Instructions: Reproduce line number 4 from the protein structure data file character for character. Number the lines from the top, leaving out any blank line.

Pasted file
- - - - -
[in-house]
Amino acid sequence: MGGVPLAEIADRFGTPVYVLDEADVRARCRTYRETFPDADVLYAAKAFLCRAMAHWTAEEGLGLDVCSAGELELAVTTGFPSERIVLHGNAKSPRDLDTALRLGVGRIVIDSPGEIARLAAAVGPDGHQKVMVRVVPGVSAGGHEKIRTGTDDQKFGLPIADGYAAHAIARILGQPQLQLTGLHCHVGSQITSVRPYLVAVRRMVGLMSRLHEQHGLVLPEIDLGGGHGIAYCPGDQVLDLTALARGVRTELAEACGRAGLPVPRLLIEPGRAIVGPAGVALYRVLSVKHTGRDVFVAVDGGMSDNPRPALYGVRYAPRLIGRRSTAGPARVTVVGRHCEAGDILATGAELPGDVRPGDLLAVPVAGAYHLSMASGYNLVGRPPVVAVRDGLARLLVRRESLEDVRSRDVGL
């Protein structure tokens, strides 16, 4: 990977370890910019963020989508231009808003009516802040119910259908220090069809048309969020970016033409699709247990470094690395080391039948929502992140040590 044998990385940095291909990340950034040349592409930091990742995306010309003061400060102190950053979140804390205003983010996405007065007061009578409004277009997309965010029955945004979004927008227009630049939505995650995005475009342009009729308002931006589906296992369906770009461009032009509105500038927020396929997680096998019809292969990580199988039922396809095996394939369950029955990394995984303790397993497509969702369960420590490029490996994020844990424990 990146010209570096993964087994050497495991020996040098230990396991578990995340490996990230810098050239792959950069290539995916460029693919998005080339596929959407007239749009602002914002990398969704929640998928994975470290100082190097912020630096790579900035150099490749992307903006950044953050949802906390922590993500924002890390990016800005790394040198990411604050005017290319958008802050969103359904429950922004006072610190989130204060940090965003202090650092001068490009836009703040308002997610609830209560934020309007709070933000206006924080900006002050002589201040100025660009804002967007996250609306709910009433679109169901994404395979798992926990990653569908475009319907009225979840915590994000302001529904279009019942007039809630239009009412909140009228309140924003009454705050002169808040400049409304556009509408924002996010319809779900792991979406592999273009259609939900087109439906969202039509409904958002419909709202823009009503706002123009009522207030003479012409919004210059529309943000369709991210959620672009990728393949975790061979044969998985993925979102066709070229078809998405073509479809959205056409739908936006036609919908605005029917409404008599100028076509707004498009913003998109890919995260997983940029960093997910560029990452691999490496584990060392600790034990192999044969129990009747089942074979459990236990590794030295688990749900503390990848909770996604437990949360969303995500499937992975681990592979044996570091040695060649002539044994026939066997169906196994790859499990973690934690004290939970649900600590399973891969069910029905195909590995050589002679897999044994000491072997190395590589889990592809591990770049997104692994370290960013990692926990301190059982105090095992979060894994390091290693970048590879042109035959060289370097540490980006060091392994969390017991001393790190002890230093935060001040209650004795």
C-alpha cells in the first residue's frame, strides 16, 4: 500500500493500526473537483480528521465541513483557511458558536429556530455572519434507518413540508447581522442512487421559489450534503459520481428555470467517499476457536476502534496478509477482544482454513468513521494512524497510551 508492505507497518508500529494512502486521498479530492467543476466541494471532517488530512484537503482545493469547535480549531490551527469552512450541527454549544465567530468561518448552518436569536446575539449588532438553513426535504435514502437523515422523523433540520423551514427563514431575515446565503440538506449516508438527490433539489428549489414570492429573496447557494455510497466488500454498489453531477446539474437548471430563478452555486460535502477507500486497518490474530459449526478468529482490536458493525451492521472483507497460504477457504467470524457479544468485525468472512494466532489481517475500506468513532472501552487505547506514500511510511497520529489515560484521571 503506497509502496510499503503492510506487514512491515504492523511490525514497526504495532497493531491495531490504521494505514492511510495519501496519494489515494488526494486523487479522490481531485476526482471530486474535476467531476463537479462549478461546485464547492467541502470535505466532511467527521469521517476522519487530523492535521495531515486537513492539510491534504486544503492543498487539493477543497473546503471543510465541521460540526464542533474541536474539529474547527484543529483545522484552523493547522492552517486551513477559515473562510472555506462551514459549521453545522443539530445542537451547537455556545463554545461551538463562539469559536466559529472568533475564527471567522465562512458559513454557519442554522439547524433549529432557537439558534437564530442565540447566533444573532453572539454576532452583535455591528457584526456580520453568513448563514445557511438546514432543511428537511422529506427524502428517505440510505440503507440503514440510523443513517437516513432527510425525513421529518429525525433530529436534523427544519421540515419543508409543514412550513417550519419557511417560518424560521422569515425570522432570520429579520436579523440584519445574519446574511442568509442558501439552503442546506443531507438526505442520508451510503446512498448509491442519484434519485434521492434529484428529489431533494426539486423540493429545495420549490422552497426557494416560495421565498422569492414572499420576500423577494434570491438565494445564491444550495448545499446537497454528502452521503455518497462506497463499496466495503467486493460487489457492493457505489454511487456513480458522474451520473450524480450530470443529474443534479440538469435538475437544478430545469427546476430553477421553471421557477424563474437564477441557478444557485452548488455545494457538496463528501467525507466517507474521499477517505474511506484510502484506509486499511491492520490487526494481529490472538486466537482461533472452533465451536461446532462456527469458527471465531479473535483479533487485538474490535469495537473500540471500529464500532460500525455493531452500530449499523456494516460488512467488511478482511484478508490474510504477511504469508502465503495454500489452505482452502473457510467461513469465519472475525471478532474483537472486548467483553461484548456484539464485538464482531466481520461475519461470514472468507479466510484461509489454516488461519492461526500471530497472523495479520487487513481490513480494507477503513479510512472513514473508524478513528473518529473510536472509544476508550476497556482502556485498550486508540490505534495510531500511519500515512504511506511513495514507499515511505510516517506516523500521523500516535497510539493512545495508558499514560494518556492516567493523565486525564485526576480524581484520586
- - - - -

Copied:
C-alpha cells in the first residue's frame, strides 16, 4: 500500500493500526473537483480528521465541513483557511458558536429556530455572519434507518413540508447581522442512487421559489450534503459520481428555470467517499476457536476502534496478509477482544482454513468513521494512524497510551 508492505507497518508500529494512502486521498479530492467543476466541494471532517488530512484537503482545493469547535480549531490551527469552512450541527454549544465567530468561518448552518436569536446575539449588532438553513426535504435514502437523515422523523433540520423551514427563514431575515446565503440538506449516508438527490433539489428549489414570492429573496447557494455510497466488500454498489453531477446539474437548471430563478452555486460535502477507500486497518490474530459449526478468529482490536458493525451492521472483507497460504477457504467470524457479544468485525468472512494466532489481517475500506468513532472501552487505547506514500511510511497520529489515560484521571 503506497509502496510499503503492510506487514512491515504492523511490525514497526504495532497493531491495531490504521494505514492511510495519501496519494489515494488526494486523487479522490481531485476526482471530486474535476467531476463537479462549478461546485464547492467541502470535505466532511467527521469521517476522519487530523492535521495531515486537513492539510491534504486544503492543498487539493477543497473546503471543510465541521460540526464542533474541536474539529474547527484543529483545522484552523493547522492552517486551513477559515473562510472555506462551514459549521453545522443539530445542537451547537455556545463554545461551538463562539469559536466559529472568533475564527471567522465562512458559513454557519442554522439547524433549529432557537439558534437564530442565540447566533444573532453572539454576532452583535455591528457584526456580520453568513448563514445557511438546514432543511428537511422529506427524502428517505440510505440503507440503514440510523443513517437516513432527510425525513421529518429525525433530529436534523427544519421540515419543508409543514412550513417550519419557511417560518424560521422569515425570522432570520429579520436579523440584519445574519446574511442568509442558501439552503442546506443531507438526505442520508451510503446512498448509491442519484434519485434521492434529484428529489431533494426539486423540493429545495420549490422552497426557494416560495421565498422569492414572499420576500423577494434570491438565494445564491444550495448545499446537497454528502452521503455518497462506497463499496466495503467486493460487489457492493457505489454511487456513480458522474451520473450524480450530470443529474443534479440538469435538475437544478430545469427546476430553477421553471421557477424563474437564477441557478444557485452548488455545494457538496463528501467525507466517507474521499477517505474511506484510502484506509486499511491492520490487526494481529490472538486466537482461533472452533465451536461446532462456527469458527471465531479473535483479533487485538474490535469495537473500540471500529464500532460500525455493531452500530449499523456494516460488512467488511478482511484478508490474510504477511504469508502465503495454500489452505482452502473457510467461513469465519472475525471478532474483537472486548467483553461484548456484539464485538464482531466481520461475519461470514472468507479466510484461509489454516488461519492461526500471530497472523495479520487487513481490513480494507477503513479510512472513514473508524478513528473518529473510536472509544476508550476497556482502556485498550486508540490505534495510531500511519500515512504511506511513495514507499515511505510516517506516523500521523500516535497510539493512545495508558499514560494518556492516567493523565486525564485526576480524581484520586